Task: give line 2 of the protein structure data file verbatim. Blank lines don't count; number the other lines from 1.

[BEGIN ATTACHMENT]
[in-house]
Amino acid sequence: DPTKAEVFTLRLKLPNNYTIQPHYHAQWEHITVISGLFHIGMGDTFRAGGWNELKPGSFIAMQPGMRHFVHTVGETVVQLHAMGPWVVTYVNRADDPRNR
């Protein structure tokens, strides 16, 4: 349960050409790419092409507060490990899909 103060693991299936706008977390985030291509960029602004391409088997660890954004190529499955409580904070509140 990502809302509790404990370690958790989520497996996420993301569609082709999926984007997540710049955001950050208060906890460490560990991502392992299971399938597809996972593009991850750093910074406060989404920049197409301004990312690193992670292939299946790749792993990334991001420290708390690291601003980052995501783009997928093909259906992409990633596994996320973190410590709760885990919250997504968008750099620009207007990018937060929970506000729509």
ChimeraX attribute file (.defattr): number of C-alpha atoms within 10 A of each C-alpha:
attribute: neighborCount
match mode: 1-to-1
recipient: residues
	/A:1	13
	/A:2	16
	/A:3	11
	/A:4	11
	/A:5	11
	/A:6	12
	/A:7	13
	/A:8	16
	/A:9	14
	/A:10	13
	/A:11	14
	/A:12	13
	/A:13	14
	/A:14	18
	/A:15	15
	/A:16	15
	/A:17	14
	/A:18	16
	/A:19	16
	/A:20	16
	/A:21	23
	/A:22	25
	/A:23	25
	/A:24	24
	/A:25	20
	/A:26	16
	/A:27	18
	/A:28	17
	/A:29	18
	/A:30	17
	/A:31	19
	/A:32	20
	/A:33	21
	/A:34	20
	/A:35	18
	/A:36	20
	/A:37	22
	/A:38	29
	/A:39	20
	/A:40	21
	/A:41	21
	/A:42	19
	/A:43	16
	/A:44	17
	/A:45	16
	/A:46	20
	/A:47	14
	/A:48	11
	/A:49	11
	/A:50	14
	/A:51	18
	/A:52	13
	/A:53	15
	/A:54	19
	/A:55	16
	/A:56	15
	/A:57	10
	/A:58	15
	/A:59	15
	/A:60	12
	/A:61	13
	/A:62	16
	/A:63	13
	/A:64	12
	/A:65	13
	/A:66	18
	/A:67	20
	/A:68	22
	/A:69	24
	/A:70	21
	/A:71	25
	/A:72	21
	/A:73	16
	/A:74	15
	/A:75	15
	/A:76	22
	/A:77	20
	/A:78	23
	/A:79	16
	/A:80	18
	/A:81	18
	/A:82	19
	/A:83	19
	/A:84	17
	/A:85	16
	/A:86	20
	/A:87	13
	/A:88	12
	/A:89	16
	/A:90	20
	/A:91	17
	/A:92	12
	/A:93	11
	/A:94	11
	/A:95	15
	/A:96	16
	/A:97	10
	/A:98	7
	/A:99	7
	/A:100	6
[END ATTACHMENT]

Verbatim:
Amino acid sequence: DPTKAEVFTLRLKLPNNYTIQPHYHAQWEHITVISGLFHIGMGDTFRAGGWNELKPGSFIAMQPGMRHFVHTVGETVVQLHAMGPWVVTYVNRADDPRNR